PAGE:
A cat's healthy urine is fundamentally no different from yours and should offer the same color range of yellow to amber. Any change in color, frequency or texture typically indicates an underlying medical problem and merits a visit to the vet for diagnosis and care.
Your cat's kidneys keep him healthy by flushing toxins out through his urine. Every drop of blood in your cat's body is pumped through the kidneys for filtering to prevent the buildup of toxic substances that result from the normal metabolite process. These two built-in filters also regulate the salt and electrolyte balance in the body, control blood pressure, and stimulate bone marrow to produce red blood cells.
Because your cat's kidneys do so much for his overall health, and because there are two of them, evidence of kidney problems can sneak up on you or look like a completely different health condition. One common symptom of a medical problem is inappropriate elimination, which essentially means your cat starts peeing or pooping outside the litter box. Urine that's brown or red contains blood and could point to a problem with his kidneys. He could have kidney stones or an infection, or he could suffer from kidney disease. In you notice any change in your cat's urine or litter box usage, call your vet.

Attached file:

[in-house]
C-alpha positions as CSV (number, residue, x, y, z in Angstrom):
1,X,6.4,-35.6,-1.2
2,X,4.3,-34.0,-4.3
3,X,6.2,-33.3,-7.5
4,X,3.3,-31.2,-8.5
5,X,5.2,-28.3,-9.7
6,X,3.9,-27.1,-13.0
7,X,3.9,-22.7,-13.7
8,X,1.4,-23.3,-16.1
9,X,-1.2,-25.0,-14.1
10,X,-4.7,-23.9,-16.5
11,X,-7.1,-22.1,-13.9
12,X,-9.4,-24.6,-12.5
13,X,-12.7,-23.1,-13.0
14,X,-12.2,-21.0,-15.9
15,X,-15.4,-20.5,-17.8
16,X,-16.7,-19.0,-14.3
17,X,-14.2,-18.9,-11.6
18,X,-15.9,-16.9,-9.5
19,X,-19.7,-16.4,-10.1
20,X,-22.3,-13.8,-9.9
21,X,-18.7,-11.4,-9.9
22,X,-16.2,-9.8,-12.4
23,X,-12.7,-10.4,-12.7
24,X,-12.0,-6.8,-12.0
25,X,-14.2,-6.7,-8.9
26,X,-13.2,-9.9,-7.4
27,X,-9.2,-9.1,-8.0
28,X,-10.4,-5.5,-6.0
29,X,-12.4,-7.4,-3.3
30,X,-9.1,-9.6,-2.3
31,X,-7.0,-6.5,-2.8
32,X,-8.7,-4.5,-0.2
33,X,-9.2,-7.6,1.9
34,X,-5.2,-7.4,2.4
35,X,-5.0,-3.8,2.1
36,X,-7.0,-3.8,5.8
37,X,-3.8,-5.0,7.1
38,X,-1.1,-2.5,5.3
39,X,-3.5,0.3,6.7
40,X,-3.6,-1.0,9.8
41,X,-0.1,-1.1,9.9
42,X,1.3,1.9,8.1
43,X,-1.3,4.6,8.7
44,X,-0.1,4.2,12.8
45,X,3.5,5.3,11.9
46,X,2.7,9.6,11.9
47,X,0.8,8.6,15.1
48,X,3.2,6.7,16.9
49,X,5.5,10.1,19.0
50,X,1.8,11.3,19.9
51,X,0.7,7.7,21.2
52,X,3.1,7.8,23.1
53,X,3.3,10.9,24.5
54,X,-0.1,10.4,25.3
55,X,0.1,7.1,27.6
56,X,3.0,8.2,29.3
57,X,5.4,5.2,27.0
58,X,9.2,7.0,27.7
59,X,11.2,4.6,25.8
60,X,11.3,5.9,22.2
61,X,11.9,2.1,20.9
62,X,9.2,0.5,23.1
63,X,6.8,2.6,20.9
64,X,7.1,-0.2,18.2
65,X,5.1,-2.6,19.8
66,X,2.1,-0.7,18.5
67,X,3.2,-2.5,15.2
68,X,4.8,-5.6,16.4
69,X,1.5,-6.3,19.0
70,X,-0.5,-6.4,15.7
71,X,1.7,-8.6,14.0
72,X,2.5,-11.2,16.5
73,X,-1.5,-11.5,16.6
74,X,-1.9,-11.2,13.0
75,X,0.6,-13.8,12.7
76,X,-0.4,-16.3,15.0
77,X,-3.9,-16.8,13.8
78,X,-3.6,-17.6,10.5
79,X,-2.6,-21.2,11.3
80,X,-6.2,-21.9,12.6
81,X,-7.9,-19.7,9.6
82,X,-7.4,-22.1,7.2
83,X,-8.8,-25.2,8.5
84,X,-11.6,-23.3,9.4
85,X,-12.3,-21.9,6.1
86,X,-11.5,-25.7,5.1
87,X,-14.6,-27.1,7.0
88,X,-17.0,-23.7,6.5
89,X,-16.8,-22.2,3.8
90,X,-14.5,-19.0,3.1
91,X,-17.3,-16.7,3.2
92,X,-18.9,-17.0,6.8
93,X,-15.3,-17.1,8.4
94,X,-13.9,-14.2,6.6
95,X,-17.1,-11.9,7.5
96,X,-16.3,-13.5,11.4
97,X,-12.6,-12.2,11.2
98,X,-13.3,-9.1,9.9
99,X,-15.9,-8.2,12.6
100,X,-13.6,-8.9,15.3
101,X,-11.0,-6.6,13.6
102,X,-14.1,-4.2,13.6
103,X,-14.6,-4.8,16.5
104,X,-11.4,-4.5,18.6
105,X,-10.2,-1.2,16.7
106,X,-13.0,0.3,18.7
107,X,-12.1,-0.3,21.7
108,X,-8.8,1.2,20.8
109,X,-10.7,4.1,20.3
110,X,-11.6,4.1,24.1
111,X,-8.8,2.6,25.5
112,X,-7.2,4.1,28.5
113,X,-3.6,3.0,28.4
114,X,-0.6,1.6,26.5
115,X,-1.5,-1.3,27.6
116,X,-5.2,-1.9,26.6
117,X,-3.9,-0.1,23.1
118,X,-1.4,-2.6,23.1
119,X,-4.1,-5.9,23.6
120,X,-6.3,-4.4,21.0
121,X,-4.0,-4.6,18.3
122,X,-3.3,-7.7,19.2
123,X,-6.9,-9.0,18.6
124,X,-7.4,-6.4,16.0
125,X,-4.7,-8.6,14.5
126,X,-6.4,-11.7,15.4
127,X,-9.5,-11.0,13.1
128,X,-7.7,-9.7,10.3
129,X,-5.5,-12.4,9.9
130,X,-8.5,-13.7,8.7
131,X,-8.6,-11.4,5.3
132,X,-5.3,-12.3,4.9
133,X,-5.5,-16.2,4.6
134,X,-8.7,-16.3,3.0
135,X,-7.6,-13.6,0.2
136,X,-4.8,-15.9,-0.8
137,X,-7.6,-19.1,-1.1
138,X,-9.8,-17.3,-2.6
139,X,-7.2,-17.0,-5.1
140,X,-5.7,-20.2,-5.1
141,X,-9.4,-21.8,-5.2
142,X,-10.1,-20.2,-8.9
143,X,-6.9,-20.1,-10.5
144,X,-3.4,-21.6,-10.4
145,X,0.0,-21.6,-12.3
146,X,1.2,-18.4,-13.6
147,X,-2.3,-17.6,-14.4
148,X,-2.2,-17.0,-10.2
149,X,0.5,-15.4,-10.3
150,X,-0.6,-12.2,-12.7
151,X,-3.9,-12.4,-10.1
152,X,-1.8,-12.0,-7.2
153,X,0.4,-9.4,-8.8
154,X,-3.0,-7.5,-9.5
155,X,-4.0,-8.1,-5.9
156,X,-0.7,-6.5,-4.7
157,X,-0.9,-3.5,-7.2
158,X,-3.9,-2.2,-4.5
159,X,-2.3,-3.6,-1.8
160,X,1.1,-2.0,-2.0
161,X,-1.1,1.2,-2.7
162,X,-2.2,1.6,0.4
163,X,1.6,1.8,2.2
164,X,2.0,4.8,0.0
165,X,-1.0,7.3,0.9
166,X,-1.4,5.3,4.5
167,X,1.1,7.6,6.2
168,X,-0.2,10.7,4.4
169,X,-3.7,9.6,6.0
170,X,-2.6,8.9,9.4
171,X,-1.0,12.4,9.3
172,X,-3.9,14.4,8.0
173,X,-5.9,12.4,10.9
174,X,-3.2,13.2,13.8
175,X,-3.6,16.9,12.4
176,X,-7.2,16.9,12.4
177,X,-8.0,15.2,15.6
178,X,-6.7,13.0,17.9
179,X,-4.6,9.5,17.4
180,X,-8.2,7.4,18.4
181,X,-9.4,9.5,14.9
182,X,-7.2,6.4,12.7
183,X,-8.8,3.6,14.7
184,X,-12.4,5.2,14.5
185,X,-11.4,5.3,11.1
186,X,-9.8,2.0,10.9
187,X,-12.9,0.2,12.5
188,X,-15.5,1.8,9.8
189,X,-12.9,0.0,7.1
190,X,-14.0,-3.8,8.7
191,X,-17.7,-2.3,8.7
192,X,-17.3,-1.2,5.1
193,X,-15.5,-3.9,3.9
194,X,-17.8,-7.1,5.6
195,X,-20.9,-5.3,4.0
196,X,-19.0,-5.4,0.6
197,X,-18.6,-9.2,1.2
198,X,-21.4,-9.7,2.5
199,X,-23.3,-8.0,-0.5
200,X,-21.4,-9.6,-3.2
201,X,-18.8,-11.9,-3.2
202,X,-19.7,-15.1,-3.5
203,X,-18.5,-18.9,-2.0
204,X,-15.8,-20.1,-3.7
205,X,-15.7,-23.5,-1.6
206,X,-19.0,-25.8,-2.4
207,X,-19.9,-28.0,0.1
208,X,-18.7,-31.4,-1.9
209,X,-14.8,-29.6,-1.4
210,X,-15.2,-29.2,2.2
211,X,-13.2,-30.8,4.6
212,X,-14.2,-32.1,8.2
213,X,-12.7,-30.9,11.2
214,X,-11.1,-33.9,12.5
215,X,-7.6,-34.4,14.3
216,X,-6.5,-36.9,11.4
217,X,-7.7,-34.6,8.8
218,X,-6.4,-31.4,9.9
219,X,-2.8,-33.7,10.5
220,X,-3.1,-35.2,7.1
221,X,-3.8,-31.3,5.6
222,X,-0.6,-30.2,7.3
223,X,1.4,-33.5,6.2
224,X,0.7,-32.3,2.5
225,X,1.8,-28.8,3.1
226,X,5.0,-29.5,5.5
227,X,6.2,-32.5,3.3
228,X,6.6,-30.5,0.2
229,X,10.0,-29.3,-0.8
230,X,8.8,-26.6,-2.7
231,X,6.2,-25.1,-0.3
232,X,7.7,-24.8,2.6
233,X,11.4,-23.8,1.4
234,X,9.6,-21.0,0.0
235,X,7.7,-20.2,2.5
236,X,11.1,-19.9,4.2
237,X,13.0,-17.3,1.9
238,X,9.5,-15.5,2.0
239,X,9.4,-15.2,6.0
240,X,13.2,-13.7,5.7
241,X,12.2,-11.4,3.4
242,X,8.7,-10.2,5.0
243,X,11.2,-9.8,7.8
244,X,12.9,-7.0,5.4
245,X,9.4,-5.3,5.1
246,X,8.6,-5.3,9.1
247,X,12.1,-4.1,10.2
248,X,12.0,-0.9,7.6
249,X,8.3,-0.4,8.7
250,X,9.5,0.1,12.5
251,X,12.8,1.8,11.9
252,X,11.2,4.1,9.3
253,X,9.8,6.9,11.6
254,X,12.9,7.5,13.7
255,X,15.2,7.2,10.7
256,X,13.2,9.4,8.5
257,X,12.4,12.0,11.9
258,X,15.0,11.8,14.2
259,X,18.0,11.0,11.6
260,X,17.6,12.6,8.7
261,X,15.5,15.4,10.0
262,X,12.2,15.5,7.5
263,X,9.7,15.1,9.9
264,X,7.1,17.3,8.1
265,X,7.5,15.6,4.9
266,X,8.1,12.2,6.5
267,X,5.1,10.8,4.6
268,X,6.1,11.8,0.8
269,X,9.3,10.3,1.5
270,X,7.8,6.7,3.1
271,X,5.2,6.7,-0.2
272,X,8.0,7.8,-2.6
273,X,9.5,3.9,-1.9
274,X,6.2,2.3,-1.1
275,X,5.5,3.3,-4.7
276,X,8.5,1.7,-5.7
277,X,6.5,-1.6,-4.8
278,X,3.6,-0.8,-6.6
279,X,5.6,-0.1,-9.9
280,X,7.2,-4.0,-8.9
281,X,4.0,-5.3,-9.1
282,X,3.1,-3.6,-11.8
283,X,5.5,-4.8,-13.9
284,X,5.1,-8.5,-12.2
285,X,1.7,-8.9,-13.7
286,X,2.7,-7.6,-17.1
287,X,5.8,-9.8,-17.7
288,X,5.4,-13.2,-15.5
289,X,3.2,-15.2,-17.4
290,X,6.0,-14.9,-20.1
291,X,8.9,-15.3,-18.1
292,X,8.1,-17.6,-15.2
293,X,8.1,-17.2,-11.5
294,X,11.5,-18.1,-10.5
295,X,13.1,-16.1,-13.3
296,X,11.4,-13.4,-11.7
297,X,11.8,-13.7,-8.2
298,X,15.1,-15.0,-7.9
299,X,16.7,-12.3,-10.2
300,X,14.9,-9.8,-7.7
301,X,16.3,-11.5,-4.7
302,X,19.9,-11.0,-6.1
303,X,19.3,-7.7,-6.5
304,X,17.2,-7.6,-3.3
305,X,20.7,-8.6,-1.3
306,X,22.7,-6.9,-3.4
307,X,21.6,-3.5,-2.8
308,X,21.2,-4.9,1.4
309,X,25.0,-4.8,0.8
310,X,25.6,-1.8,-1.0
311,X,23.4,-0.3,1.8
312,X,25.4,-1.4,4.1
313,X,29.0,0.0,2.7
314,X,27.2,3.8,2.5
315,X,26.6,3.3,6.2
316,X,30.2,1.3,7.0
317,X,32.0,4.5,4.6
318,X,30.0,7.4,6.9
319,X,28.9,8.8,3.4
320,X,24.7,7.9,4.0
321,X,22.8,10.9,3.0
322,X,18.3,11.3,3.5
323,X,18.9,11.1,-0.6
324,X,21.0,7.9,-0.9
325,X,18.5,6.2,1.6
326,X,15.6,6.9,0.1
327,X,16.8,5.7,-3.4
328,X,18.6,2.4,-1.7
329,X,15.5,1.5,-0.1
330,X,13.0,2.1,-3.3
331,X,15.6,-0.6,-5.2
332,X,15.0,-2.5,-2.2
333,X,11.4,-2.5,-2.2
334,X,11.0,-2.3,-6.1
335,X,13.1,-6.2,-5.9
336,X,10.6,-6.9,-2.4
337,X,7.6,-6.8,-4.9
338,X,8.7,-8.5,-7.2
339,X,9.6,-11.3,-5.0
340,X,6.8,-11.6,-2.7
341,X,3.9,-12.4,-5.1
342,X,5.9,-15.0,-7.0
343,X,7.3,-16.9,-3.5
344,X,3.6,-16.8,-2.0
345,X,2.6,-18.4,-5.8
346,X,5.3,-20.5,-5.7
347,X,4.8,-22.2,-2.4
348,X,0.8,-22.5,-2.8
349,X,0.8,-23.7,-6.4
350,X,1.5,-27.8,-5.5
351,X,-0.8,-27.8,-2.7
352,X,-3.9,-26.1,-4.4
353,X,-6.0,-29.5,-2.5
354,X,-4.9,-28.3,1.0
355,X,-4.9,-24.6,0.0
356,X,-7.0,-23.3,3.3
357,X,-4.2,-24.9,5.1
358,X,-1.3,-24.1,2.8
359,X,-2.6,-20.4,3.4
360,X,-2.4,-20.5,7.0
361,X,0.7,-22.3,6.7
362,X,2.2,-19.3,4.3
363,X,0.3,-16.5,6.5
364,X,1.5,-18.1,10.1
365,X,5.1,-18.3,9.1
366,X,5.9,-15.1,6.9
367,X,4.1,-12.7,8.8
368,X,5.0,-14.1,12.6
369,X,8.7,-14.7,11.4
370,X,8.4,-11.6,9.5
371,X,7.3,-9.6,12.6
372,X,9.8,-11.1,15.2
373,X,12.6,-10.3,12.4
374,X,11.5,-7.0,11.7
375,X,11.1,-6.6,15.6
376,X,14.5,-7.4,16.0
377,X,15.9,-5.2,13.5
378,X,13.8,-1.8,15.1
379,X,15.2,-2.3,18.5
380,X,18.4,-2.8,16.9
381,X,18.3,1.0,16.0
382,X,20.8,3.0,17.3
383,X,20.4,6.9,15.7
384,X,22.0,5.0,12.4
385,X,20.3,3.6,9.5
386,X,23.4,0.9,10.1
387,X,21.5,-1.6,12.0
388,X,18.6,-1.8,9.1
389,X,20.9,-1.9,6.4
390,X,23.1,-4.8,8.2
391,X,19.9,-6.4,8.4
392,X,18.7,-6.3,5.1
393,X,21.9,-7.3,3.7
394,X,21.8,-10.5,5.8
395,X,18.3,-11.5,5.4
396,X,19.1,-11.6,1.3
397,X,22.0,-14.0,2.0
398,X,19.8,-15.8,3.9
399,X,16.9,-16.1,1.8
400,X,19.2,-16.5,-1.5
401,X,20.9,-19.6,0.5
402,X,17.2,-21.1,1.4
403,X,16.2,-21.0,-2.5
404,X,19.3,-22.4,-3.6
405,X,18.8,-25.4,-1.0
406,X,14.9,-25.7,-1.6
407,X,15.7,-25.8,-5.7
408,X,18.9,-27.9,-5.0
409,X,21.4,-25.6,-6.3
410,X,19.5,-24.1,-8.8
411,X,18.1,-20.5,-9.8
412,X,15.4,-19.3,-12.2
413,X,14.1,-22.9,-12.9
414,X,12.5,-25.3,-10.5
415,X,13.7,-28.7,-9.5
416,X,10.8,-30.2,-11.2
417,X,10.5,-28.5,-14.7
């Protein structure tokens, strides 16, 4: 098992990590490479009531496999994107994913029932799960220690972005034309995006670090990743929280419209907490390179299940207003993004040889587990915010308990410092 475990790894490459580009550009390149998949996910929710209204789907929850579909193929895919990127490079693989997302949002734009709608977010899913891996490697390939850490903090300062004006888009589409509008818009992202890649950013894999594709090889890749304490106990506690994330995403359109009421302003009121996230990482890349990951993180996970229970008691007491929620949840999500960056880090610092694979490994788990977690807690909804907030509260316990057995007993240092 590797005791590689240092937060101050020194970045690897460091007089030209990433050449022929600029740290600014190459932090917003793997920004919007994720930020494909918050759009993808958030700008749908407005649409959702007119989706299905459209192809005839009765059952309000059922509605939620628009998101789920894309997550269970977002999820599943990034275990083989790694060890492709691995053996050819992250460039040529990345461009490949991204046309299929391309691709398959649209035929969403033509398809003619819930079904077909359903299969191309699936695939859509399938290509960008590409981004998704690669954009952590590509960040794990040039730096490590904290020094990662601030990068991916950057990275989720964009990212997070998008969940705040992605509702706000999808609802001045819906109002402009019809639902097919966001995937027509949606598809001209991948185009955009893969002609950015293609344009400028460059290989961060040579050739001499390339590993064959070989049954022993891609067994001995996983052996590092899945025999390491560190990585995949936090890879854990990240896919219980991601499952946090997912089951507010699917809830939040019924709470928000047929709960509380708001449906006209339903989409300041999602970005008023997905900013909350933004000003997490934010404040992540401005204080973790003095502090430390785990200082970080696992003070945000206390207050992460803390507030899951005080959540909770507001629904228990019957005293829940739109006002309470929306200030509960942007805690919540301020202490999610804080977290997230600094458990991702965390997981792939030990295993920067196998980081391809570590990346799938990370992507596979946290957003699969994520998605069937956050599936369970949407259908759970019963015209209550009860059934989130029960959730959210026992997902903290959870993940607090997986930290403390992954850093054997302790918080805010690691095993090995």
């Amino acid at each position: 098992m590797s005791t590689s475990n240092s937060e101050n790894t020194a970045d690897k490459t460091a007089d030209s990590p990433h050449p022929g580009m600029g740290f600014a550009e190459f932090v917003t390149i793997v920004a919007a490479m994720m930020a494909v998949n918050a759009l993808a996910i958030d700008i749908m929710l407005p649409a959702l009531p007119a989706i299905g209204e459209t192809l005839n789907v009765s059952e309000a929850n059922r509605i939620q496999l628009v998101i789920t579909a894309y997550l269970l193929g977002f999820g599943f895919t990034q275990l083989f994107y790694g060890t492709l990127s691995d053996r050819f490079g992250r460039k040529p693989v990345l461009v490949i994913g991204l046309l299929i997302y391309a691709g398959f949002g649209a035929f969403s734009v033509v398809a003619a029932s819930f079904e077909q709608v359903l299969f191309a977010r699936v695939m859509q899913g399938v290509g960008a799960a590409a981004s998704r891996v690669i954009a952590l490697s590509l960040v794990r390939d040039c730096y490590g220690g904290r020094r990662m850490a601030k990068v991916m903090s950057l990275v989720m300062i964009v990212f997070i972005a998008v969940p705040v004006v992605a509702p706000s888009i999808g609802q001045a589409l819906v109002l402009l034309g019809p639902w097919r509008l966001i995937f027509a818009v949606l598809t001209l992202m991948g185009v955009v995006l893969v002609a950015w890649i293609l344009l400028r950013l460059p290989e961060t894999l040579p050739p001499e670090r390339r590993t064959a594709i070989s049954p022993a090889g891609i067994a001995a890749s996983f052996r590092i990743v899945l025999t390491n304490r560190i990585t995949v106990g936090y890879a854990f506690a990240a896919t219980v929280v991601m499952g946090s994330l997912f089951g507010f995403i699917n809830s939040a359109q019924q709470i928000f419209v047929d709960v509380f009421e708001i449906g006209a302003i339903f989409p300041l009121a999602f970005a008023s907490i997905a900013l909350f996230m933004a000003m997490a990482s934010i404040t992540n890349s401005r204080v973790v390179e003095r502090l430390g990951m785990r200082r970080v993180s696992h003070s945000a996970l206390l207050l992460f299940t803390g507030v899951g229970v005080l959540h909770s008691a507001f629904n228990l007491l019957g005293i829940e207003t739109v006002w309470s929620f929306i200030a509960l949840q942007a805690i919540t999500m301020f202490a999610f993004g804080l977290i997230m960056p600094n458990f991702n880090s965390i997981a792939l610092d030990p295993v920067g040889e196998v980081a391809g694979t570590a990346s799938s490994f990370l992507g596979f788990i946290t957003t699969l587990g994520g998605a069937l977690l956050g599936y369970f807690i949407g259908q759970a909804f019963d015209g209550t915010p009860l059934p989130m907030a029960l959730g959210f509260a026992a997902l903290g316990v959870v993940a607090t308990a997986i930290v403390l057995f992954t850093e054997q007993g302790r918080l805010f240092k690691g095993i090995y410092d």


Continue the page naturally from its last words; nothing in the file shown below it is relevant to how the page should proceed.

Overall Urinary Tract Health
Kidneys are just the starting point of your cat's urinary tract. Filtered and concentrated urine must flow from the kidneys into the bladder, where it collects until Mr. Snippy decides to go to the litter box. Any one of these organs, as well as the tubes that connect everything, can become injured, damaged or infected. That would cause your cat pain, discomfort and the inability to go potty normally. Crystals or stones might appear in his urine if his kidneys aren't filtering properly, and it could appear cloudy. Obstructions can completely block him from going to the bathroom at all.
Your cat's urinary tract problem can cause big problems if not corrected. Unless you know that his inappropriate elimination is caused by other stresses or by just orneriness, have your vet perform a checkup to rule out any hidden medical conditions. In most cases a round of antibiotics takes care of any underlying infections. But more intensive care or even surgery may be necessary to correct your kitty's potty problems.
Always check with your veterinarian before changing your pet’s diet, medication, or physical activity routines. This information is not a substitute for a vet’s opinion.
Jane Williams began her writing career in 2000 as the writer and editor of a nationwide marketing company. Her articles have appeared on various websites. Williams briefly attended college for a degree in administration before embarking on her writing career.